It’s unavoidable, it’s life, and it’s something we all have to deal with. It is also a good test of character. A good test to see who you are as a person. I often use these people as guidelines of how I don’t ever want to be or allow myself to become. But sometimes, dealing with them makes me want to release my inner bitch in all of her furious glory. The other day, I almost did just that. Almost. I wanted to, oh how I wanted to, but I got a stranglehold on her and reined her in before it was too late.
I won’t lie, part of me is a bit distressed at not having my say, about not taking a stand with the woman who has caused so much grief in my life over the years. But the other part of me, the more evolved part, is proud of the way I handled it. I wanted to behave badly. Frankly, it would have been totally justified. I wanted to stop being the better person for a while and let my inner bitch run free. I didn’t need to do that, after so many years of dealing with her I am more than adept at walking away from her craziness and delusions. But for some reason, this time, I wanted to have my say, knowing full well it would have solved nothing more than letting some of the stress she induces out of my system.
I wanted to. I didn’t.
I knew there was a lesson here I needed to see, but I was damned if I knew what it was.
I am a lot of things. Perfect is not one of them. I screw up and make mistakes all the time. Sometimes I should know better and sometimes it's simply a learning-life-as-you-go mistake. Then there are times when maybe I cut some corners to try to save time or for the basic fact that maybe I was feeling lazy and hoped it would work out. Only to have it come back and bite me on the bum. There had been plenty of times when I wasn't paying attention as I should have been and let something fall through the cracks that I was supposed to take care of. As well as, times when I totally remembered, but I just didn't get it done.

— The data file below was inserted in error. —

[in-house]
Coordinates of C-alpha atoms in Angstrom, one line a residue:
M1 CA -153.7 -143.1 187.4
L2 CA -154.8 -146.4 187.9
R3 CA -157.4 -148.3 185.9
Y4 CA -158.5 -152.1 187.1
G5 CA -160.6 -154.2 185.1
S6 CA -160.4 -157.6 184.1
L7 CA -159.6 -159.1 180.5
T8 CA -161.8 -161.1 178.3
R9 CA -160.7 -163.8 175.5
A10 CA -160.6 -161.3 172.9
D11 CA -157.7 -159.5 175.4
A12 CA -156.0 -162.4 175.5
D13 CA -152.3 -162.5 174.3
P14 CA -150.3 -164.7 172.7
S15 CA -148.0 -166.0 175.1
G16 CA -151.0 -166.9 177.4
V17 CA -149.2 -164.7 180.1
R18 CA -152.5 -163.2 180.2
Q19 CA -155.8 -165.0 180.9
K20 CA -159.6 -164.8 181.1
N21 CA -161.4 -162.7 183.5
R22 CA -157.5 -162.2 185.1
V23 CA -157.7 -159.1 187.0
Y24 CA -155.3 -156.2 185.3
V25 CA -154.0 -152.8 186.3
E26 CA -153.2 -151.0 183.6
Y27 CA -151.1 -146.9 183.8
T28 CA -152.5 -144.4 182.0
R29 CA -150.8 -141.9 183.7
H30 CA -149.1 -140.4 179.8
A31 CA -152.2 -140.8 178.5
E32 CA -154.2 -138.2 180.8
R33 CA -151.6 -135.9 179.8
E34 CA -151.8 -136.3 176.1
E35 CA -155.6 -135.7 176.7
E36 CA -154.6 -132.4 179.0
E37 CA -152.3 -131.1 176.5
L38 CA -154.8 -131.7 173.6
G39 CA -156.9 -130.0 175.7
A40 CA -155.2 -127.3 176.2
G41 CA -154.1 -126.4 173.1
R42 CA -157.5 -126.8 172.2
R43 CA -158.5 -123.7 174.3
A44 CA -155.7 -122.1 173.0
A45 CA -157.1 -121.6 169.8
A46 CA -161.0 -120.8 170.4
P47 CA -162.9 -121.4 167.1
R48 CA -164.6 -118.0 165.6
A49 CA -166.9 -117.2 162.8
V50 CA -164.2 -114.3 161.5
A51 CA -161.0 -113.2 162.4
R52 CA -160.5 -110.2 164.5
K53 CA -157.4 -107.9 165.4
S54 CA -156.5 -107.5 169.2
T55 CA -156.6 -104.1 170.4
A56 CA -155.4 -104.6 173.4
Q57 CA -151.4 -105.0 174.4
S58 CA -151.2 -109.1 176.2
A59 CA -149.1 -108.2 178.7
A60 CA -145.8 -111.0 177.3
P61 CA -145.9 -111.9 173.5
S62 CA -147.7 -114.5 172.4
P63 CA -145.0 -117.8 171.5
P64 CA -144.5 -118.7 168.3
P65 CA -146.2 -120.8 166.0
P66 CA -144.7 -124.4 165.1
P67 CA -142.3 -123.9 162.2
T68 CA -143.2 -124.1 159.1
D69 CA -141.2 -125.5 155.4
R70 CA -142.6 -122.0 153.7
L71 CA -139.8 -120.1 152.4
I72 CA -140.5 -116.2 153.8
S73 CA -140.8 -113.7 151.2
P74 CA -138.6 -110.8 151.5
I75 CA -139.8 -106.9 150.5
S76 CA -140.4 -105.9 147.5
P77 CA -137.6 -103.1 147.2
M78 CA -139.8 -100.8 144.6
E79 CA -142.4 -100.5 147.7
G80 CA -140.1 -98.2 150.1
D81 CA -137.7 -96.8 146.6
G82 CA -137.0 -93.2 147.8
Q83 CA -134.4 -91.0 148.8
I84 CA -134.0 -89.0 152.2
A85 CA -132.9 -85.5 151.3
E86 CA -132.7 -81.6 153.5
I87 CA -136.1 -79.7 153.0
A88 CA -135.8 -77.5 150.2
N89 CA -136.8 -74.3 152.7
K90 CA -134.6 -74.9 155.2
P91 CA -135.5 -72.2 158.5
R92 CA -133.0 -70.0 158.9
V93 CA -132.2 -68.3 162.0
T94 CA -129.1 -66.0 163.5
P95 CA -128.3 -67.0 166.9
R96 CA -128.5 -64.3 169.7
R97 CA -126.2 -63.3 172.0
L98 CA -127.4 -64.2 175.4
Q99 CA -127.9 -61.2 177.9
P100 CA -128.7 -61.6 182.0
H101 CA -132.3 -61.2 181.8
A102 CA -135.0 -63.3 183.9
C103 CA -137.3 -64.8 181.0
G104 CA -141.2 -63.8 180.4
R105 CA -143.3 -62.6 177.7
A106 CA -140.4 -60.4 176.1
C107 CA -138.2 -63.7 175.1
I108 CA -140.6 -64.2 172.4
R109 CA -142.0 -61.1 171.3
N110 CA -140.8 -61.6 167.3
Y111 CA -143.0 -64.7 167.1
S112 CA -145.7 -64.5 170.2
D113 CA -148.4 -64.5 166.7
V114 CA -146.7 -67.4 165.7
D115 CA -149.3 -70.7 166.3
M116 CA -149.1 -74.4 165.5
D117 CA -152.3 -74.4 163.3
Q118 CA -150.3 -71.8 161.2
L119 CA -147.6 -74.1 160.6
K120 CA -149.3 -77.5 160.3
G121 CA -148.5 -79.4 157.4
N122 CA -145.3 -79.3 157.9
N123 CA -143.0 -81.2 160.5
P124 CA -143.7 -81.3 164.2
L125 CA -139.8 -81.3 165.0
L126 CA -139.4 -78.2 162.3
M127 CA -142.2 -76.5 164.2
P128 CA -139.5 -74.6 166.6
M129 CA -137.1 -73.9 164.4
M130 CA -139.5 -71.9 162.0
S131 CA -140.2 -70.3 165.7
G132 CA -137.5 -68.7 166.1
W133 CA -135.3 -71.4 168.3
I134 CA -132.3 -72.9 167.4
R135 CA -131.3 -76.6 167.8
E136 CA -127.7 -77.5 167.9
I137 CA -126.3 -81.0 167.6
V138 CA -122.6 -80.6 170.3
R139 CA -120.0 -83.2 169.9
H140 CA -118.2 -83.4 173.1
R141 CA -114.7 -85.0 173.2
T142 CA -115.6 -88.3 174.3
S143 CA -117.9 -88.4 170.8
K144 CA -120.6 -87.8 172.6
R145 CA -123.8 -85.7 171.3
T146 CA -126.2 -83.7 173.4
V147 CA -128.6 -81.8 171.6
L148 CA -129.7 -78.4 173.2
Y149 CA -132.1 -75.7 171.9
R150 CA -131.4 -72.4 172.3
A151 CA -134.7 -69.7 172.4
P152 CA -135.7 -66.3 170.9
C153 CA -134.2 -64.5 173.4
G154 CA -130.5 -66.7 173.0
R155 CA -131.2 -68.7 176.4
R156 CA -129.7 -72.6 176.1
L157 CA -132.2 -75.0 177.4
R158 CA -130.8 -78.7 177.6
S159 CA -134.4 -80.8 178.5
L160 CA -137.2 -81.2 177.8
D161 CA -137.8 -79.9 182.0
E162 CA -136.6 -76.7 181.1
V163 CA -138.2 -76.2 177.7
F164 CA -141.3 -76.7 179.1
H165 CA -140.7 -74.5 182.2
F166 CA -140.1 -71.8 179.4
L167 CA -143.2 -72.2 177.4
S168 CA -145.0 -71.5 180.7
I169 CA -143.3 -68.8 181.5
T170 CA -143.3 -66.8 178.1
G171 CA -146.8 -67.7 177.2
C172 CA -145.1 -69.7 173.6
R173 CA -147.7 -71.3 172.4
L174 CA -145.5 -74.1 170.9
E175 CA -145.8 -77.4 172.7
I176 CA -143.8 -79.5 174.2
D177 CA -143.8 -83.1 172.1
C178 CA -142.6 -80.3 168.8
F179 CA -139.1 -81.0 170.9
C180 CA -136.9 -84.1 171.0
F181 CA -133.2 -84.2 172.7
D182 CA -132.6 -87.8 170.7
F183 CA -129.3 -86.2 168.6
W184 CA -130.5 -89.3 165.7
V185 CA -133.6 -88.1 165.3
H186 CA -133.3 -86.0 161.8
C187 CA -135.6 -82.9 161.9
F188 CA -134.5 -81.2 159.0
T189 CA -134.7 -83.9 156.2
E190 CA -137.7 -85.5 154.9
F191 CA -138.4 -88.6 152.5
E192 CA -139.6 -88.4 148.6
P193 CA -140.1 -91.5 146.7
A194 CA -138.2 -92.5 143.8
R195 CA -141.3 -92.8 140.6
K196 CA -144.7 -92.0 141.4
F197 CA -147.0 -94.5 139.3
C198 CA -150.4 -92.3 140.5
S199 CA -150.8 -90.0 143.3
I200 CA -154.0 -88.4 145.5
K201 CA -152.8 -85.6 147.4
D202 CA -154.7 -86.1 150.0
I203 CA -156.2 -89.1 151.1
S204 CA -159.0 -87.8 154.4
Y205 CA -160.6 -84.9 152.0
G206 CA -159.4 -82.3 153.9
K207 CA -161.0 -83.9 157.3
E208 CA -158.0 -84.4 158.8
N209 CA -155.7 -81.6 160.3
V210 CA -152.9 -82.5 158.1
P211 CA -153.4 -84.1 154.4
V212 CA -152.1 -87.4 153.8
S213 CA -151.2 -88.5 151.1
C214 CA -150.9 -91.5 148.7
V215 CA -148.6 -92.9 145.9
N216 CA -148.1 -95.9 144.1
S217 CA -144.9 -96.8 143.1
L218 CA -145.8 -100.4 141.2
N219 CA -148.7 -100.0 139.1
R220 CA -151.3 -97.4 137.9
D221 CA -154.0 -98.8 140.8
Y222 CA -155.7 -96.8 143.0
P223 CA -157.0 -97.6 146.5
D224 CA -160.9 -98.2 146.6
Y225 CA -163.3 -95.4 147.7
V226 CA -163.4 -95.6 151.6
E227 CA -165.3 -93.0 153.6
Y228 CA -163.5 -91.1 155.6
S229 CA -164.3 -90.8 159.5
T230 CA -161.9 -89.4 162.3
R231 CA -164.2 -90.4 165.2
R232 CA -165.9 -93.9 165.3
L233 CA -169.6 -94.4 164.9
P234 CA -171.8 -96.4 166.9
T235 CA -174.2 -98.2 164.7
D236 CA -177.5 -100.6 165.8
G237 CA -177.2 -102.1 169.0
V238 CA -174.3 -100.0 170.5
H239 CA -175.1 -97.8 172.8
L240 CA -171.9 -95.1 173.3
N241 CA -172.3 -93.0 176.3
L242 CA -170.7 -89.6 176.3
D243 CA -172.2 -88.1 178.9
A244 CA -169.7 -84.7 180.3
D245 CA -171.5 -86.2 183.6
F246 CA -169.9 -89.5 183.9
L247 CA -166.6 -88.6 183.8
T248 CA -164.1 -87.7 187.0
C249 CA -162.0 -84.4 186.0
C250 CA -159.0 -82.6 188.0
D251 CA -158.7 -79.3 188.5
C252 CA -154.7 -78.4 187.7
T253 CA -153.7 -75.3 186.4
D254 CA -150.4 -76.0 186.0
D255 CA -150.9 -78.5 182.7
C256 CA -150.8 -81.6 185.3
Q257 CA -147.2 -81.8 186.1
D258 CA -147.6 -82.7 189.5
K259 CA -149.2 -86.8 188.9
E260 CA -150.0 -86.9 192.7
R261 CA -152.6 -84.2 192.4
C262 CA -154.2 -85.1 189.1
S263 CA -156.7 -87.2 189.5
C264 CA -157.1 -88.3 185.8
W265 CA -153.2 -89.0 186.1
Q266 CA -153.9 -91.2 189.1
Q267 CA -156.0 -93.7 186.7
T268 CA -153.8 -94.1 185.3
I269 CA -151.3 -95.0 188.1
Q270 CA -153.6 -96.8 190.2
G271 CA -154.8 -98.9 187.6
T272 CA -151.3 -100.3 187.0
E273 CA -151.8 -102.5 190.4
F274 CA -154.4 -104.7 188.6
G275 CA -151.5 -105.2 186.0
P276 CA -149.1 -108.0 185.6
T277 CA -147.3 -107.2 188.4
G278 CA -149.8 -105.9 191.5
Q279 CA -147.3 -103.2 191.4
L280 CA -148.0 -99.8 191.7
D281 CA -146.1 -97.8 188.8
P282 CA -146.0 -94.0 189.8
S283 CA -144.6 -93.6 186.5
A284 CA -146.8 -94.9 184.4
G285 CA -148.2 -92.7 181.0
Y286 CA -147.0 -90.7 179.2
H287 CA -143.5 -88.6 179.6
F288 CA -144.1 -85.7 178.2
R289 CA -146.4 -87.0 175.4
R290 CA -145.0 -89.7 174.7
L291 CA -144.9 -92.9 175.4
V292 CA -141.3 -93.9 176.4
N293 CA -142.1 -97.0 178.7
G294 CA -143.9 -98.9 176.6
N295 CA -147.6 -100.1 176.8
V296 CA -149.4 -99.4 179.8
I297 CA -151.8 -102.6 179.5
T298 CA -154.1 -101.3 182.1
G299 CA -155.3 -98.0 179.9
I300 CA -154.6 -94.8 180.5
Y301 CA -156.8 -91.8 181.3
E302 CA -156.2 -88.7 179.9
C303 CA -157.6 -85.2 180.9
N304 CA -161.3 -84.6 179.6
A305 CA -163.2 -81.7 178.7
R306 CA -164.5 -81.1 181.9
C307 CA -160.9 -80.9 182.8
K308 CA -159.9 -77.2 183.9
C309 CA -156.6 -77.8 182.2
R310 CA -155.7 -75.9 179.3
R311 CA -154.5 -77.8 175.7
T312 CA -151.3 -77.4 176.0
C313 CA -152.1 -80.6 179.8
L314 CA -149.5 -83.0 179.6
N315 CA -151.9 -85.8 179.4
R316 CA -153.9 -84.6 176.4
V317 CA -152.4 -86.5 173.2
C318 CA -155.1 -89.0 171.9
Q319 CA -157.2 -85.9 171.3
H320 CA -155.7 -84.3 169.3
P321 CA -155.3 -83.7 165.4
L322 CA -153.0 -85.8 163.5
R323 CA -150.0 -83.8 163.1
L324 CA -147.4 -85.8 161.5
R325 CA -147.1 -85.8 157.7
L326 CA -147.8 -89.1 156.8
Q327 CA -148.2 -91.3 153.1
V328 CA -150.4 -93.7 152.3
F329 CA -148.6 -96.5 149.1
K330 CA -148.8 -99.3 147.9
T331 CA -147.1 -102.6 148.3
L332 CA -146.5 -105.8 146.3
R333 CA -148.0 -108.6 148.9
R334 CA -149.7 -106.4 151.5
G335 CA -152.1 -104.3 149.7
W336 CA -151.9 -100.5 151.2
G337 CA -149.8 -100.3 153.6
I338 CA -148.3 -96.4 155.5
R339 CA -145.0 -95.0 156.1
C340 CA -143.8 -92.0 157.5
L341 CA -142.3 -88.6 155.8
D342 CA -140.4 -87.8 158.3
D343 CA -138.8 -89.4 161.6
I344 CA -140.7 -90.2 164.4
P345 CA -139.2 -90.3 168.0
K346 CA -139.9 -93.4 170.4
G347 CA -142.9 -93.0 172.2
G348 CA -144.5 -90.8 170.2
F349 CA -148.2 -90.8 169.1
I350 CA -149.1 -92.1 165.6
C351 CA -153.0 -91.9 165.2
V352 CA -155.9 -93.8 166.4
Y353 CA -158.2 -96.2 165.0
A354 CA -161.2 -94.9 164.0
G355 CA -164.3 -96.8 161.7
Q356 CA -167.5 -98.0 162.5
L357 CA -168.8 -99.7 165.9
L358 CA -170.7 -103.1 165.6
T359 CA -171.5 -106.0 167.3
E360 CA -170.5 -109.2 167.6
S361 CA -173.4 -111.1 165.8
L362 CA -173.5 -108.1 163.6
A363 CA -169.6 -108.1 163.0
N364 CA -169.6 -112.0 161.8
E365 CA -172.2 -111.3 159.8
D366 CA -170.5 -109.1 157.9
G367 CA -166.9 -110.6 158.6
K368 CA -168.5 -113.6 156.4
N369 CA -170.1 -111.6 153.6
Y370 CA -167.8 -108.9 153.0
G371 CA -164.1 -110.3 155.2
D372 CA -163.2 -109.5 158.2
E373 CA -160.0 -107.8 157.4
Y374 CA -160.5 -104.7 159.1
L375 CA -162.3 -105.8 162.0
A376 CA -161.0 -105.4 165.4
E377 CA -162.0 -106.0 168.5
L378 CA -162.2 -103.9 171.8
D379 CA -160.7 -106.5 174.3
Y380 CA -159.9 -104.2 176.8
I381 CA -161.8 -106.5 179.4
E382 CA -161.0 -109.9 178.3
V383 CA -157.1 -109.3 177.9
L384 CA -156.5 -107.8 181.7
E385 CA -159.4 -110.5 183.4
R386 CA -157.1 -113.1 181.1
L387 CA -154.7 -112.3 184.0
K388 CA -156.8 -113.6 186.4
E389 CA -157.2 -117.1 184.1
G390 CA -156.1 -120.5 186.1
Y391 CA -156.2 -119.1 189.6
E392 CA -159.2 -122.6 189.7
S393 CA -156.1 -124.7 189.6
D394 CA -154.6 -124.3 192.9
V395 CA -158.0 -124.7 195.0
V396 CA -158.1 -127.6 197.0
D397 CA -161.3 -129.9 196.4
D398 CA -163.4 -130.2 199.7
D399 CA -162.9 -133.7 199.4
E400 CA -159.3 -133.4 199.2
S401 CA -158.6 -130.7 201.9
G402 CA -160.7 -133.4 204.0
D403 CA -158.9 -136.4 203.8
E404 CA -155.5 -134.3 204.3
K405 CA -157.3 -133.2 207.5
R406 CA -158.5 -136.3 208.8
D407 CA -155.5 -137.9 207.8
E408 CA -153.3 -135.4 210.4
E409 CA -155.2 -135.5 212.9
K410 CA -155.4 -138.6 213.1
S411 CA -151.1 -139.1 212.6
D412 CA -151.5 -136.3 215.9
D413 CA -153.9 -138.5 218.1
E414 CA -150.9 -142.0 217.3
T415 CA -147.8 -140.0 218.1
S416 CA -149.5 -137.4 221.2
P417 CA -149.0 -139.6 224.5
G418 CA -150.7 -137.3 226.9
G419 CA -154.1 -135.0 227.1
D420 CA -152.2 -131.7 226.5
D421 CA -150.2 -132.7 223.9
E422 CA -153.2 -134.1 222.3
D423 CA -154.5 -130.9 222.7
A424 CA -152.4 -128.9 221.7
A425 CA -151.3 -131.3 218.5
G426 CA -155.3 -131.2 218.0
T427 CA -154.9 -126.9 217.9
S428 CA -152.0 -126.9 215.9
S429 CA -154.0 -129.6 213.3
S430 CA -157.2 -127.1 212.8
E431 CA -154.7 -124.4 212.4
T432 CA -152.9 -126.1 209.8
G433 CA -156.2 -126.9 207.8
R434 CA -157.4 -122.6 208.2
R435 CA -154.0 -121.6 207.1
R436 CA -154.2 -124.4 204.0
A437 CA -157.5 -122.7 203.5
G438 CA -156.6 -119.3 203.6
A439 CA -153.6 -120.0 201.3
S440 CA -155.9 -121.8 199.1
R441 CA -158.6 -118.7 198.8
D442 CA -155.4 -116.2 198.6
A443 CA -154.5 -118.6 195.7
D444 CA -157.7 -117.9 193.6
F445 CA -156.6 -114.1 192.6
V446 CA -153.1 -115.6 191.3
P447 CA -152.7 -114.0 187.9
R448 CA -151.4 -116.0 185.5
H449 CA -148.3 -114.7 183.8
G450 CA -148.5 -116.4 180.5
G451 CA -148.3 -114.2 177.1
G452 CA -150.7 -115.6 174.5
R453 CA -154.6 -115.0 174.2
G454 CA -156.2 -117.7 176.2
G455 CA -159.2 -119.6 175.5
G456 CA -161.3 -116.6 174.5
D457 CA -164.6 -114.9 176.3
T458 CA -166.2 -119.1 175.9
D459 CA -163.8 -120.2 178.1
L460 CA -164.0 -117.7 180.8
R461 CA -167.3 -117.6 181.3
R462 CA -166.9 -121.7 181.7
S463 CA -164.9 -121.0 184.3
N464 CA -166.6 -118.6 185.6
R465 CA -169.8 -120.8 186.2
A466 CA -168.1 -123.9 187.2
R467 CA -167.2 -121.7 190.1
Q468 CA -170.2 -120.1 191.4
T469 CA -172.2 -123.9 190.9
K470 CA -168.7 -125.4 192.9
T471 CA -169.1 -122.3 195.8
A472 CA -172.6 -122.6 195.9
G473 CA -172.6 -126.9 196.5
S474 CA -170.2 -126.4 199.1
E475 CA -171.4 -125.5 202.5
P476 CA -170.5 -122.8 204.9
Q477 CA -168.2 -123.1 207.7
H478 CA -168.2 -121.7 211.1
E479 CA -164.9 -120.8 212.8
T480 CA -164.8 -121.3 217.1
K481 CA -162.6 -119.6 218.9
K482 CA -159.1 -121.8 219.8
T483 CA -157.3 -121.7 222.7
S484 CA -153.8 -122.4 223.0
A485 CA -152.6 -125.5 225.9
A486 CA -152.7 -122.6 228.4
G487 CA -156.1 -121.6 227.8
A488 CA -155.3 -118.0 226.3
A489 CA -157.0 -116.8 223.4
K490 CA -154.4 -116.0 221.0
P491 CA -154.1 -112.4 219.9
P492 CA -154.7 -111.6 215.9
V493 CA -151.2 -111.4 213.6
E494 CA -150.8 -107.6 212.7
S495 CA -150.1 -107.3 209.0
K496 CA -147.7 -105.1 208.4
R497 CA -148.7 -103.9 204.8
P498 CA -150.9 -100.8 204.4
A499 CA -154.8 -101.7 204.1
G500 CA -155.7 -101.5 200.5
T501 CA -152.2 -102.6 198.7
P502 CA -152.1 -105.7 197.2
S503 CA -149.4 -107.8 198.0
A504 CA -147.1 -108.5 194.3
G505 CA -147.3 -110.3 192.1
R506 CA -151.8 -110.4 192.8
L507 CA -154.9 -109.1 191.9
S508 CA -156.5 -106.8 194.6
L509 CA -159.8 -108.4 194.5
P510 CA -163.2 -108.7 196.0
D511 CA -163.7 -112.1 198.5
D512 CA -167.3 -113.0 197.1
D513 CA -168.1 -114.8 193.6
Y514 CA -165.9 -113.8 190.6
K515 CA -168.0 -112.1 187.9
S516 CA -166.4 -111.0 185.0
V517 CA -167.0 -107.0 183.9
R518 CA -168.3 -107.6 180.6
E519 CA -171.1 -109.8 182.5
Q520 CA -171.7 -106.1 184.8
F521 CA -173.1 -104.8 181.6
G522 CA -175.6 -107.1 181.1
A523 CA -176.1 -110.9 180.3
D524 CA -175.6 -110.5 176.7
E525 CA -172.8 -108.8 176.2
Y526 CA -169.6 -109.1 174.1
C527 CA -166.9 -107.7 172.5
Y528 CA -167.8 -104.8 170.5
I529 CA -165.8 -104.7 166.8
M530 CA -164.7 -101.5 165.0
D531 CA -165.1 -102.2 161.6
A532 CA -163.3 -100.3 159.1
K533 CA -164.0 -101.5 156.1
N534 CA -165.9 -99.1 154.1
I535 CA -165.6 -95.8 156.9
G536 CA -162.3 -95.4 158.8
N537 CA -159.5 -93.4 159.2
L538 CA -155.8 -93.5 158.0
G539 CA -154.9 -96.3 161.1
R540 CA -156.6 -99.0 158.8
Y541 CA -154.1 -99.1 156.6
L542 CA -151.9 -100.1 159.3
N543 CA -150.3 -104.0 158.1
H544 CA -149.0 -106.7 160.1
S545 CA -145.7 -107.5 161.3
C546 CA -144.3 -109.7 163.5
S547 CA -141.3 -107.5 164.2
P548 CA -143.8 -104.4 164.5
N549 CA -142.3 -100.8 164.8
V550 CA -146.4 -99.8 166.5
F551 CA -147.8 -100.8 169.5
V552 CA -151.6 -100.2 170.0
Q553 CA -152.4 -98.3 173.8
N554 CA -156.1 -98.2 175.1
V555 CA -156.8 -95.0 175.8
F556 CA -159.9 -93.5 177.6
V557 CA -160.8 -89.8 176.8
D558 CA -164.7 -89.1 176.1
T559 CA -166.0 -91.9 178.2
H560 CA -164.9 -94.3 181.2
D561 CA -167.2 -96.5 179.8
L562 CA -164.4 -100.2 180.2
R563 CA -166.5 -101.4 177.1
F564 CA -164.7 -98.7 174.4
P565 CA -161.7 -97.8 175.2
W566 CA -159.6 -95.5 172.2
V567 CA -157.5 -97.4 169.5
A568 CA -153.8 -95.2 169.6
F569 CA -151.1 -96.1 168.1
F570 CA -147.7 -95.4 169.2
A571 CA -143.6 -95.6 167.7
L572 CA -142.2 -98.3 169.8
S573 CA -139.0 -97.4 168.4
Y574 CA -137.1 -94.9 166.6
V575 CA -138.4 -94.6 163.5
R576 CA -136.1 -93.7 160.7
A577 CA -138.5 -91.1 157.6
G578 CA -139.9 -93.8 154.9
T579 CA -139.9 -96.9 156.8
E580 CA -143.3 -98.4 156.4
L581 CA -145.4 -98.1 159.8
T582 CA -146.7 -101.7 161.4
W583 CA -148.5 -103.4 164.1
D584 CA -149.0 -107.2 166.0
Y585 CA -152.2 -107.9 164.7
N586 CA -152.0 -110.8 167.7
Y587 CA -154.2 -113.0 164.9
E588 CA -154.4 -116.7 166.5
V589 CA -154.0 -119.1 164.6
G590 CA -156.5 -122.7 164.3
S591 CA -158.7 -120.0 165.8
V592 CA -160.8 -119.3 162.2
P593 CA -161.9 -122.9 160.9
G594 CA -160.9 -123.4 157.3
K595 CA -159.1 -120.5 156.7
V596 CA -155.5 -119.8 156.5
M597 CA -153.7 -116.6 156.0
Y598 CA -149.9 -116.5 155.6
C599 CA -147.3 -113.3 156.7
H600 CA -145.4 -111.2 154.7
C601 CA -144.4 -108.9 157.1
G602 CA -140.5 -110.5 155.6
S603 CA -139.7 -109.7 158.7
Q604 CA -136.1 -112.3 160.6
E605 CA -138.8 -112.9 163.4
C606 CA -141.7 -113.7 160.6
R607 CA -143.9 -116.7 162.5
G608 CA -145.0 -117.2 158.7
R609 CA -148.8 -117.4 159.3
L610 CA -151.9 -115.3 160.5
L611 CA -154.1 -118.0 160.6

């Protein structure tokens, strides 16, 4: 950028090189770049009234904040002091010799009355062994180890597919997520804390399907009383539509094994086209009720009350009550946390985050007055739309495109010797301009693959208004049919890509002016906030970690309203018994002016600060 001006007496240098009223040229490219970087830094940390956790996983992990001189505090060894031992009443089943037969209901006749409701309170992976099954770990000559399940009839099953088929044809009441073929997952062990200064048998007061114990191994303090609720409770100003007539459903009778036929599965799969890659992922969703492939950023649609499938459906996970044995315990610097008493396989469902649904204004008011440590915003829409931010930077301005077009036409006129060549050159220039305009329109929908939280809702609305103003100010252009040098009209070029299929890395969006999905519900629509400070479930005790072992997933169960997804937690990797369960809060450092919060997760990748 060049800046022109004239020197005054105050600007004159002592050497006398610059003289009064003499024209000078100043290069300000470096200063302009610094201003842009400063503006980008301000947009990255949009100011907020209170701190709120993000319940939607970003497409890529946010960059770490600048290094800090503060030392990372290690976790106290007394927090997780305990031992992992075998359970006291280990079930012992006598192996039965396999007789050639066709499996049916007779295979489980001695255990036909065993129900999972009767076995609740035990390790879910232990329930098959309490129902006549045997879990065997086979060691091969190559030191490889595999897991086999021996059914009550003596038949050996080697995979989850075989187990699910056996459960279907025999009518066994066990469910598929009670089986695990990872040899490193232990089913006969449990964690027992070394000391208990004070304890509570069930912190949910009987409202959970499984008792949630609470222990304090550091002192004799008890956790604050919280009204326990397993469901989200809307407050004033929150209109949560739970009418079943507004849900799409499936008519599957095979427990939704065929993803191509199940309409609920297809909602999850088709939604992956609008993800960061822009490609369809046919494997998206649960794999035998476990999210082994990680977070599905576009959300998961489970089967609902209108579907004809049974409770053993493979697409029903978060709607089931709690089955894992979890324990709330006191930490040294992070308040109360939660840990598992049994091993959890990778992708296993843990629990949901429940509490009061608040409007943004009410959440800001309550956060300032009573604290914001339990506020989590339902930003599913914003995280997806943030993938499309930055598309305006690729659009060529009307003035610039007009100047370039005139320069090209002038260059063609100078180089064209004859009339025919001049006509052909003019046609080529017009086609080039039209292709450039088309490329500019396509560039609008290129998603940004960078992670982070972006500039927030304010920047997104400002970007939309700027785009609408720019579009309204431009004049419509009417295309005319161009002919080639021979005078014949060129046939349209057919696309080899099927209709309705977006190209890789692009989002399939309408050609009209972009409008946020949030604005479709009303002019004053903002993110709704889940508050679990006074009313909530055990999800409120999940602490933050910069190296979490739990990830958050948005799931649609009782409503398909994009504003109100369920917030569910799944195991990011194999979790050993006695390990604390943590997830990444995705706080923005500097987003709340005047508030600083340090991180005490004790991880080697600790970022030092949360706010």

Human I am, perfect I am not. But, I totally own it.
Owning one's failings, mistakes and total screw-ups in life defines your character. If you always look around for someone to blame or search for ways to make it someone else's fault - what does that say about you? It says that you can't be trusted. It says that you value dishonesty over honesty and if you convince yourself of your innocence in the process, that you are completely delusional.
I was at a coffee shop the other day and watched a man, who was engrossed with his cell phone, walk into a woman who was throwing away some trash. The collision caused the man's coffee to spill all over both himself and the woman. The man threw a fit and started yelling at her for not paying attention and being in his way. Mind you, the woman was not at fault, as her back was to him, and she never saw him coming. She just got this look on her face, reached over and grabbed a napkin and handed it to him. Then reached into her pocket and came out with a crumpled five dollar bill, which she handed to him as well. Meanwhile, he is still raging at her, completely unaware of what she was doing. She waved the money in his face, smiled and said; "You're right. My fault for standing here, at this moment, unaware that you were about to collide with me. Take the five dollars and buy yourself a new one. I have better things to do with my time than argue with a self-righteous jerk. Have a great day."
She walked off. Head held high. Wearing that coffee stain like a badge of honor. I wanted to applaud. She read him like a book, knew he wouldn't apologize for his actions nor take responsibility for them - so she did. Didn't have to. Would have been completely justified in making the scene so much worse. Yet, she didn't. She did what she had to do and continued on her way.
I sat there for a while thinking about the whole thing. It was clear that he would have never accepted the fact he was in the wrong. It was clear he wasn't about to apologize or make sure he took care of his mess. He needed to blame her. He needed to make his mistake her fault. And she knew that. She knew nothing she did or said to try and make him see the reality of it would work. So she didn't even bother. She did what she had to do to take care of the situation and moved on with her life.
Cue light bulb over my head. Aha! Moment. This was the lesson I needed to see.
We all have people like the man in the coffee shop or like the woman I deal with, in our worlds at one point or another. People who are unhappy, people who are mean-spirited and spiteful, people with the need to bring others down so that they in turn can feel better about themselves. These people do not deserve a place inside our mind. They do not deserve any of our energy that we could be using to do good within our own lives or within the lives of others. We do not need to react to them, to entertain them any longer than necessary.
We do not need to react badly to bad behavior. We can do as the woman in the coffee shop and take the high road every damn time. There’s less traffic there anyway.